The Orlando Economic Partnership (Website) has released its forecast for Orlando’s next 21 11 years and the weather looks, well, crowded.

In their latest report, 2030: Insight into Orlando’s Future, the Orlando Economic Partnership (OEP) has identified at least eight different ways in which the region will be impacted and changed in the near future.

  1. Population Growth: Orlando is expected to attract roughly 1,500 people a week over the next 11 years and reach a projected population of 5.2 million people. Greater Orlando currently has an estimated population of just over 2 million people.
  2. Employment Growth: Orlando’s employment numbers are expected to grow by 19 percent; that’s 10 percentage points higher than the national average.
  3. Industry Growth: The largest increase in employment is expected to be in home and healthcare services – we’re looking at you Lake Nona and Ivanhoe Village. Manufacturing jobs are expected to increase by six percent.
  4. Migration and Ethnic Diversity: International migration is overtaking the natural increase of American births in this country and that is already reflected in Orlando’s cultural makeup where one in every nine Orlandoans moved here in the past 9 years and half of those migrants came from another country.
  5. Demographic Shifts: One in every five Americans in 2030 will be over the age of 65, and seniors will outnumber children in the nation by 2035 but Orlando will hit it much sooner. Thanks, Golden Girls.
  6. Education: There are 610,000 children enrolled in Orlando’s seven different school districts with an additional 135,000 students expected to be enrolled in school by 2030. Faced with that growth in students and a large glut in retiring teachers, our region will face a demand of more than 30,000 new teachers in the next 11 years.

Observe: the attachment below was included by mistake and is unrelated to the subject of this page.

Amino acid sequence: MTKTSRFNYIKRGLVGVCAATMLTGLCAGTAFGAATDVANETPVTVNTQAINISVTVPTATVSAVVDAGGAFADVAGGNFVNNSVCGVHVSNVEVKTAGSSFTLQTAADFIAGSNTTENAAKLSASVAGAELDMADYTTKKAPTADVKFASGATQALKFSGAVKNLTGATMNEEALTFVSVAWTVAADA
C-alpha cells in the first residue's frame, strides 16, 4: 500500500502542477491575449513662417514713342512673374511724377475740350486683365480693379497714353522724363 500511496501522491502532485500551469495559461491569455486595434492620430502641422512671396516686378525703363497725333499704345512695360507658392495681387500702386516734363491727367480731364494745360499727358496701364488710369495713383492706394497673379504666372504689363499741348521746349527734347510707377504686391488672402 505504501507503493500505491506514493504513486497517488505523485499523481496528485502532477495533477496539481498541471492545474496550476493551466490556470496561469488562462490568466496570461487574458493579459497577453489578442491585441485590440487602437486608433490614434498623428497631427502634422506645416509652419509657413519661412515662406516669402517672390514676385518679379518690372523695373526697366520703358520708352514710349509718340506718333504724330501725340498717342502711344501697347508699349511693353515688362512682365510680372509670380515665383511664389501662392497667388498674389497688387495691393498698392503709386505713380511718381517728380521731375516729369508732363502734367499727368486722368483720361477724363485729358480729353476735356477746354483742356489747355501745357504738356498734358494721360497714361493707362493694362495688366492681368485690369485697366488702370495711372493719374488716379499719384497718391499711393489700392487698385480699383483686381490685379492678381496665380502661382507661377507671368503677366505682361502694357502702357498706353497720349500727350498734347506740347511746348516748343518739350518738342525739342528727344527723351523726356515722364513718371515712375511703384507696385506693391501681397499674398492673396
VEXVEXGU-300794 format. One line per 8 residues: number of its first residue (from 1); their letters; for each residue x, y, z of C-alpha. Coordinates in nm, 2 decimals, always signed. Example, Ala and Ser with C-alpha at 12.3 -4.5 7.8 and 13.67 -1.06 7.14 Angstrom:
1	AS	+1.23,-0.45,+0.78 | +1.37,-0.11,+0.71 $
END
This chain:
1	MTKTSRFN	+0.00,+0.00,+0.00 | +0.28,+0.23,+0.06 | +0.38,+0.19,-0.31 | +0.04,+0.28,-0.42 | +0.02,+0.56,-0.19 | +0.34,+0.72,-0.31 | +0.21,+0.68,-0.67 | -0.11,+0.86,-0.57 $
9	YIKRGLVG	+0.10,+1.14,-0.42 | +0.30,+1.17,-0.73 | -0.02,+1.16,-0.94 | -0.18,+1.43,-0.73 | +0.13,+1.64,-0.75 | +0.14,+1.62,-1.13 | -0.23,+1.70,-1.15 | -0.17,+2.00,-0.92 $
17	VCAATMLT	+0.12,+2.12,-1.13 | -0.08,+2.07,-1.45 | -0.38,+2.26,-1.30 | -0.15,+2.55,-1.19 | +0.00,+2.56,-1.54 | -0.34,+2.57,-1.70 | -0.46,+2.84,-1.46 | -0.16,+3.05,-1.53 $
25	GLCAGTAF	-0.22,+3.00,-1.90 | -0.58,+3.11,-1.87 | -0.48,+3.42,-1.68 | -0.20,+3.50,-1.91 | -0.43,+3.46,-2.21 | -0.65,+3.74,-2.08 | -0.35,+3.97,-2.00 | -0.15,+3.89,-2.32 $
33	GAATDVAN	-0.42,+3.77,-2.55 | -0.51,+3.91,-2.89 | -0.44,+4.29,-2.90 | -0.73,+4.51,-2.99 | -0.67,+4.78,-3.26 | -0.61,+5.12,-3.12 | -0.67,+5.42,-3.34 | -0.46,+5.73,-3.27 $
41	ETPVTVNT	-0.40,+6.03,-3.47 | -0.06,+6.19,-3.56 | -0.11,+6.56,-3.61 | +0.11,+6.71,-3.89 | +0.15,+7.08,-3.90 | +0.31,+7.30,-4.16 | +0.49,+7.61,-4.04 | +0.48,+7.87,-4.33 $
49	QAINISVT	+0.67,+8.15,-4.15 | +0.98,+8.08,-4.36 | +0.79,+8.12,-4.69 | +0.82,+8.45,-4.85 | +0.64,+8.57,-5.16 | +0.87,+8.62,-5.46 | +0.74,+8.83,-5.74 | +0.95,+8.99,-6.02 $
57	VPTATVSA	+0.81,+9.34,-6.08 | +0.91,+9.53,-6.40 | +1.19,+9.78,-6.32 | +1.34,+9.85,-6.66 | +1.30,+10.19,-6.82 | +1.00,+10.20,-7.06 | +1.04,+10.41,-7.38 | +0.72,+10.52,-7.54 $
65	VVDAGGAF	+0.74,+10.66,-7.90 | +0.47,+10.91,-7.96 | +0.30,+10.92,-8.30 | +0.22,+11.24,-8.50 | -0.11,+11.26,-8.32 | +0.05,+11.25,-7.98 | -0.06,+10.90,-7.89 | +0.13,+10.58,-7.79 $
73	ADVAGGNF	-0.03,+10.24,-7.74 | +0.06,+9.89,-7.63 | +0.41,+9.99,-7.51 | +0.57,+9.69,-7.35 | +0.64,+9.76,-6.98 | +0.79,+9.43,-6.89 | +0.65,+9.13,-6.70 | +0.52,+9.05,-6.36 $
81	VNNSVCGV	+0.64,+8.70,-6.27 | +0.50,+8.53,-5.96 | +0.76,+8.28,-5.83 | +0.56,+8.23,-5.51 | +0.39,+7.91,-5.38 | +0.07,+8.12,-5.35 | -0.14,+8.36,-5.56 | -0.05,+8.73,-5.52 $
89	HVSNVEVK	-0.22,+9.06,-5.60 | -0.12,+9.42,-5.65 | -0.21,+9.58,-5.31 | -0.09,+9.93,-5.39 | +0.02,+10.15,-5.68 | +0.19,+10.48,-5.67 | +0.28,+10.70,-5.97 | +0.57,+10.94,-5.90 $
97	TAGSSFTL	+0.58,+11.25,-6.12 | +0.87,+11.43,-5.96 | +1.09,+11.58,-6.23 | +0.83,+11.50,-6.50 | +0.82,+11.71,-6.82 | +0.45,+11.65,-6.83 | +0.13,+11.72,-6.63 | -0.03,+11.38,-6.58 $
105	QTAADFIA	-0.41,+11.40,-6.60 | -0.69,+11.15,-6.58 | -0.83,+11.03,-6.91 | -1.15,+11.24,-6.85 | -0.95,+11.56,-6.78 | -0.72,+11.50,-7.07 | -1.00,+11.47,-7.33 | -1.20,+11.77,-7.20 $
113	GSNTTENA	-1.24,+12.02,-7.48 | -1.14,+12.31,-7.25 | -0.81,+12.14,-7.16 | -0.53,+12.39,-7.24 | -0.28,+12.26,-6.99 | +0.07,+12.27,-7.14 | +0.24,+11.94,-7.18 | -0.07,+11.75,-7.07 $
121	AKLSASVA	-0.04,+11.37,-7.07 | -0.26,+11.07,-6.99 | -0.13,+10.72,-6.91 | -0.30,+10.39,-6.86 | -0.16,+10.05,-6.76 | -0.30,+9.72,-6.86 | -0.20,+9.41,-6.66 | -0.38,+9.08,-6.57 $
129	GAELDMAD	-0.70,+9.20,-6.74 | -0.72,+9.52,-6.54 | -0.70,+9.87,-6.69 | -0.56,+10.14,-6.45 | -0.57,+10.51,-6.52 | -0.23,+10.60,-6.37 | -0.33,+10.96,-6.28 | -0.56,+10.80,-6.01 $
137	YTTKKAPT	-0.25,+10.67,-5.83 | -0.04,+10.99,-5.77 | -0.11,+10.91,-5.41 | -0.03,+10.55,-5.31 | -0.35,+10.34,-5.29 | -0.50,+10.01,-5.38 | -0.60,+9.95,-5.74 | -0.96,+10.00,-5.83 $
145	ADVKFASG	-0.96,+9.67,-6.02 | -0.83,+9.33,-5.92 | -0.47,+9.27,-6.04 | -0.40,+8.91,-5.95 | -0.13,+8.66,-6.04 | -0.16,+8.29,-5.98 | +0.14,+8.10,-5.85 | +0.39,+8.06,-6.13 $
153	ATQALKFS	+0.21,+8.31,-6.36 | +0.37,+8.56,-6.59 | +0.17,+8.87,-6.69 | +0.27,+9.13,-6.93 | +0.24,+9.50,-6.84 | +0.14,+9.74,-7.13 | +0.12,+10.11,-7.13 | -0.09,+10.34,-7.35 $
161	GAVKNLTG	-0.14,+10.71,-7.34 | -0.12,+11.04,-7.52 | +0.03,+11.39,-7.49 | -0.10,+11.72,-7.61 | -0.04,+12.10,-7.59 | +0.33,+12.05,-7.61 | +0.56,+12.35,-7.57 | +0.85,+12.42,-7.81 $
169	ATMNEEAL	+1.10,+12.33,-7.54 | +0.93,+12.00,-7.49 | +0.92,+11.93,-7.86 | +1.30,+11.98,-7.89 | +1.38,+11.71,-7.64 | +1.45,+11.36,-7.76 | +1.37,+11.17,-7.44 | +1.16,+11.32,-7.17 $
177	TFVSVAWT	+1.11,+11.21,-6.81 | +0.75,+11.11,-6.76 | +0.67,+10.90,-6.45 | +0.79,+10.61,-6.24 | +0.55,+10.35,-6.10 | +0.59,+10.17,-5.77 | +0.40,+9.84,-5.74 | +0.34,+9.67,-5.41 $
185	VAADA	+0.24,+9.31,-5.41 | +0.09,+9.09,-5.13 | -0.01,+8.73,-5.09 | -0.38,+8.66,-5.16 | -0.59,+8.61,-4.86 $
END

7. Affordable Housing: Orlando has a poverty rate of roughly 16 percent, which translates to more than 650,000+ people living in poverty. According to the OEP’s report, that number could fill the Camping World Stadium 10 times over. The average renter needs to work 51 hours a week to avoid becoming cost-burdened by housing costs; that means spending more than 30 percent of their income.
  8. Mobility: Orlando is currently ranked as the 26 Worst City for Traffic out of 297 American cities, according to a recent Global Traffic Scorecard. But, the OEP sees that a combined $10 billion in transportation investments could be paving the way for our more crowded future including, a completed I-4 Ultimate, an expanded SunRail with extensions to OIA and Deland, Virgin Trains USA connectors to Tampa and Miami, and the South Terminal at MCO which will have been completed 10 years previously.

Read the report for yourself below:

2030 Report OEP from Brendan O’Connor

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